Three Factors that Influenced Q3 2021 Digital Marketing Performance

Merkle’s Digital Marketing Report found Q3 2021 to be, like its recent predecessors, one marked by unusual digital performance. A changed online landscape, the evolving pandemic, and recent privacy updates impacted key metrics across search, programmatic, paid social, and Amazon. To understand how these underlying factors translated into actual numbers, let’s explore each trend in more depth.

Changes in online activity in 2020 impacted performance and assessment in 2021

The pandemic accelerated the growth of ecommerce in 2020 as consumers moved nearly all non-essential (and some essential) shopping activity online. To meet customers where they were, retailers also needed to move online, with many smaller businesses launching ecommerce efforts for the first time. As a result, US ecommerce grew by a whopping 32.4 percent in 2020.

Fast forward to Q3 2021, and we’re still seeing impacts from these major landscape changes. Greater demand from consumers and a more crowded shopping arena left advertisers competing fiercely for precious advertising real estate. This translated to double-digit year-over-year increases in cost per click (CPC) across digital channels, including:

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  • 41% higher CPC on Google Ads and Microsoft Ads
  • 43% higher CPC on Amazon Sponsored Products
  • 76% higher CPC on Amazon Sponsored Brands

The ecommerce explosion made 2020 an unusual year of performance for retailers, but, as we know, they weren’t the only businesses impacted by the pandemic. Travel also saw abnormal performance in 2020, with limited activity across both business and leisure travel. By mid-2021, both industries were seeing more typical behavior, even if neither quite returned to 2019 levels.

As a result, marketers encountered unique challenges when assessing year-over-year performance in Q3 2021. Organic search, for example, experienced 28% visit growth from Q3 2019 to Q3 2020. At first glance, then, the 4% year-over-year traffic decline in Q3 2021 looks like poor performance. But in reality, it means that traffic levels are still 23% higher now than they were in Q3 2019. Year-over-year performance has always been an important measuring stick for digital marketers, but with 2020 muddying the picture, they needed to view success in other ways – whether that was looking at customer-focused indicators (e.g., improved backorder / cancellation rates or new customer acquisition) or using a different date range for period-to-period comparisons.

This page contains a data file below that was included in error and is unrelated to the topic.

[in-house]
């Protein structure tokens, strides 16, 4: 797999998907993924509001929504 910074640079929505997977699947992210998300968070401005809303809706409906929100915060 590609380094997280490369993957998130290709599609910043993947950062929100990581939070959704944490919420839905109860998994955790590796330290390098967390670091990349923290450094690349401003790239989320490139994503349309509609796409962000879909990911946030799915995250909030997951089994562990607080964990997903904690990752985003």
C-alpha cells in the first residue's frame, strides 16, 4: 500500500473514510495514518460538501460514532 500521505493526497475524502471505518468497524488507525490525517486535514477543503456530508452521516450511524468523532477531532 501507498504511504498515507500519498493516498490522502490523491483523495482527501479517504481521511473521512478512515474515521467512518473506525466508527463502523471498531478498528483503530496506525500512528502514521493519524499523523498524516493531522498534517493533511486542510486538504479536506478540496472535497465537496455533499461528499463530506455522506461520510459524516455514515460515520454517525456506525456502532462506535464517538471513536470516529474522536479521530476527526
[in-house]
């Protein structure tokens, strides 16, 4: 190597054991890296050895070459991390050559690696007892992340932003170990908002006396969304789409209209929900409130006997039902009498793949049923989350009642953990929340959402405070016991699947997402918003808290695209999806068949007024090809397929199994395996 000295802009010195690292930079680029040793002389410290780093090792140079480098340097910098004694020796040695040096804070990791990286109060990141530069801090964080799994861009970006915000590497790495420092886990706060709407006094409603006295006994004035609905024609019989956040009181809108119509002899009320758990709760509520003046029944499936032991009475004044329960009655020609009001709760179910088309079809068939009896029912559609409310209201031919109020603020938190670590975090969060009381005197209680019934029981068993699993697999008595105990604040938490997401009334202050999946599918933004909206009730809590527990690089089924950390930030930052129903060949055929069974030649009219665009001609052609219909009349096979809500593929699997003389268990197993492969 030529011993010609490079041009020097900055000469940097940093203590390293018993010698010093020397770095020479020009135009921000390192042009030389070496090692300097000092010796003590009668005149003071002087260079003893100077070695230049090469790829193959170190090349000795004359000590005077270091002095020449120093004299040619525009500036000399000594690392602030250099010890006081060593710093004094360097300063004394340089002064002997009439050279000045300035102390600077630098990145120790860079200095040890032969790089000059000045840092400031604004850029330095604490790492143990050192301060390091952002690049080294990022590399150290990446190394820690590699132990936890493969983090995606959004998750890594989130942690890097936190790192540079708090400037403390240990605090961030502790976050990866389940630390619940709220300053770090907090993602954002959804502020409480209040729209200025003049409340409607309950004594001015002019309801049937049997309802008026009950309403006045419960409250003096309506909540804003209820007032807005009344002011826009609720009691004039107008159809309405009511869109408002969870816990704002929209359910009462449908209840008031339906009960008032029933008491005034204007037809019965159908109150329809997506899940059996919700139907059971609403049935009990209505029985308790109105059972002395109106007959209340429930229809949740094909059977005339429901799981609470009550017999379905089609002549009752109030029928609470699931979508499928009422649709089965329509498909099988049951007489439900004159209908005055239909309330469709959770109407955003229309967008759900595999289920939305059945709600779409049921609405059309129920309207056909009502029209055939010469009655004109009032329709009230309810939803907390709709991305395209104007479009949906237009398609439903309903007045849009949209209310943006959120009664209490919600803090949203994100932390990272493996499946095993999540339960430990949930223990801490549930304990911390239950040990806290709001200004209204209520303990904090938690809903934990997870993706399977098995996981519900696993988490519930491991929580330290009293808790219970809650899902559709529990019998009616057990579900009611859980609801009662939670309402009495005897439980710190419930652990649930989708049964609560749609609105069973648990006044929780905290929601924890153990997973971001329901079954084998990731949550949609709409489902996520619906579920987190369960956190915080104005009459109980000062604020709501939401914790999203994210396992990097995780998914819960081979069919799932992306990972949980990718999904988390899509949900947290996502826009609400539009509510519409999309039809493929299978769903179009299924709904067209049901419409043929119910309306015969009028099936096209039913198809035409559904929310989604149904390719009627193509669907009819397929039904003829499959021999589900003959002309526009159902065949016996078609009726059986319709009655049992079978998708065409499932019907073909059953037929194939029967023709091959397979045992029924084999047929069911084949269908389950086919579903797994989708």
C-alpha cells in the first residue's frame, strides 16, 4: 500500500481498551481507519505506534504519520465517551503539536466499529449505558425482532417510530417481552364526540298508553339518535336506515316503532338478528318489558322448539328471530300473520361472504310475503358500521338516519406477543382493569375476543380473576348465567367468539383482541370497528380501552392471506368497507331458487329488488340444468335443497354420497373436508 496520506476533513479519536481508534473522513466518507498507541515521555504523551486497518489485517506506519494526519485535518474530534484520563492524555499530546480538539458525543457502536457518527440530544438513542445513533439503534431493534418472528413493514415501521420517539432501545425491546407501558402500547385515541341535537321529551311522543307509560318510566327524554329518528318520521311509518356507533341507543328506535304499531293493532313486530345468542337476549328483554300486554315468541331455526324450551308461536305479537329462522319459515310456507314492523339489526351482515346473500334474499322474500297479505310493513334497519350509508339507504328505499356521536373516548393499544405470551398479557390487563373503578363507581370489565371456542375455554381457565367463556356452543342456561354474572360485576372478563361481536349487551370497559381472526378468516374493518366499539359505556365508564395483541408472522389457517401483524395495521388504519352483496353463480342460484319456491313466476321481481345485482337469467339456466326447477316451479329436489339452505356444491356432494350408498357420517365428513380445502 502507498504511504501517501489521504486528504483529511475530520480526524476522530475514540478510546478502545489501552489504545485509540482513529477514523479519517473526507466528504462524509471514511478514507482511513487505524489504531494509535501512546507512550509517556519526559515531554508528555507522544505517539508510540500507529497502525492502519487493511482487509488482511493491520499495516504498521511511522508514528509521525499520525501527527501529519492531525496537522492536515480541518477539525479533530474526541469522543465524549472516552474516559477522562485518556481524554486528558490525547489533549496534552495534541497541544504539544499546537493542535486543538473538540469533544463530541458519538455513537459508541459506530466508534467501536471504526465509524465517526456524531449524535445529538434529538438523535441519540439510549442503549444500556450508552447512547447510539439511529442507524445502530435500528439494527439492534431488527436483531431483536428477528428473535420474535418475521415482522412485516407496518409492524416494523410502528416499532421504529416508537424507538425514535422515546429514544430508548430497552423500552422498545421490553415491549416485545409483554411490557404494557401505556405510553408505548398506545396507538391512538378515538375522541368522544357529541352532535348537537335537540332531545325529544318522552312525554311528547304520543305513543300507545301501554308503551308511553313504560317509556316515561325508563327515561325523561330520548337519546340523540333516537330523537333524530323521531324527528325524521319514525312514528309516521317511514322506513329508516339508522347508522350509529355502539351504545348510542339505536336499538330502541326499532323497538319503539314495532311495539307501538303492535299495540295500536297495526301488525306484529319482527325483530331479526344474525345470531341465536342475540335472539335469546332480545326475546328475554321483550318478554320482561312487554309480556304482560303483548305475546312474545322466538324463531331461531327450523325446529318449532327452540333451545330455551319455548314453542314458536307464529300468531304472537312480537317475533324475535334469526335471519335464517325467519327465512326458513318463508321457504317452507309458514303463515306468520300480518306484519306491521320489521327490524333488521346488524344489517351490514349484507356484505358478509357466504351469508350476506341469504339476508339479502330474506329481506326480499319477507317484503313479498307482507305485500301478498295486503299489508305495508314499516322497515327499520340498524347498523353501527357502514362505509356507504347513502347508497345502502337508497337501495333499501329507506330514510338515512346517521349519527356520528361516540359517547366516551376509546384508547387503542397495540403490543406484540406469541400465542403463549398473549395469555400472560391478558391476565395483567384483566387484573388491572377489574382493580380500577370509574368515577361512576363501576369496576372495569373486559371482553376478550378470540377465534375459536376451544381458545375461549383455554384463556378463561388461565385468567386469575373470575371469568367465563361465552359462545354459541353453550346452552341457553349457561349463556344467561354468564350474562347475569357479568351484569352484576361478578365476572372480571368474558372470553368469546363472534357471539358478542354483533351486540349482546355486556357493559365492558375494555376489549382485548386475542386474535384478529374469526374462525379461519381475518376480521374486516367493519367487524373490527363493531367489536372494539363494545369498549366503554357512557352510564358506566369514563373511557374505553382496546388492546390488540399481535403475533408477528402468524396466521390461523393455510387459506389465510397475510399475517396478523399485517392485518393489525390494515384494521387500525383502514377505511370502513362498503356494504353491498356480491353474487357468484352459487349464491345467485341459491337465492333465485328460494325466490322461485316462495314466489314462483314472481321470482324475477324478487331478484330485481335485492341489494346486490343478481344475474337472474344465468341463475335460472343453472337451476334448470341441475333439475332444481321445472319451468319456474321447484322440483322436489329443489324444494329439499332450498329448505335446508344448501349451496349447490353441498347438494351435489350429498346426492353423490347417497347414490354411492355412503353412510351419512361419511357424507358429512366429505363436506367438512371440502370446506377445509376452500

Consumer behavior aligned with the evolving realities of the pandemic

In Q3 of this year, more people were venturing outside of their homes again, whether that meant resuming old hobbies, taking a much-needed vacation, or enjoying the outdoors in their local area. With that increased movement, mobile’s share of paid search activity reached a new record of 72 percent.

Throughout the pandemic, we’ve seen correlation between where people are spending their time and what type of device they’re using for paid search. When folks are at home more often, desktop usage increases; when they’re out and about, they spend more time on mobile. In 2020, this translated to increased desktop share during two key periods. The first was from mid-March through mid-April during early lockdowns and stay-at-home orders. Desktop usage spiked again in late November and December, while COVID cases surged and consumers were at home for the holidays. In Q3 2021, we saw the other side of this coin; with vaccines available and more data about the risks of different activities, people were leaving the house with greater frequency and turned to mobile while away from home.

Within the quarter, we also saw that month-to-month retail and travel search behavior aligned with COVID case trends. COVID cases were worst in September as the delta variant continued to spread. At the same time, retail saw its strongest year-over-year traffic performance of the quarter in September on organic search, paid search, and Amazon Sponsored Products. Travel saw similar alignment, with organic visit growth at its worst in September. While we can’t determine whether there’s a causal relationship, the correlation, combined with trends observed in previous quarters, hints at COVID case numbers as a potential contributing factor to these vertical-specific search behaviors.

Paid social advertisers felt the impact of privacy updates

In Q3, advertisers across the Meta ecosystem continued to work through the aftermath of App Tracking Transparency (ATT), introduced through Apple’s iOS 14.5 update. In short, ATT requires users to opt in before a company can track their data across other apps or websites. For Meta advertisers, this meant less tracking visibility, murkier reporting, and more limited targeting pools. To compete for those targeting pools and meet performance goals, advertisers had to bid more aggressively, driving Facebook and Instagram CPM up 46 percent and 11 percent year over year, respectively. This will likely continue to be a factor for paid social advertisers in future quarters.

With Q3 2021 in the rearview mirror, advertisers are now deep into the Q4 holiday season, where sustained competition, the evolving pandemic, and privacy regulations continue to influence performance. While past trends don’t always predict future behavior, they can equip us with the knowledge to understand why we’re seeing certain performance and how we can adjust accordingly.

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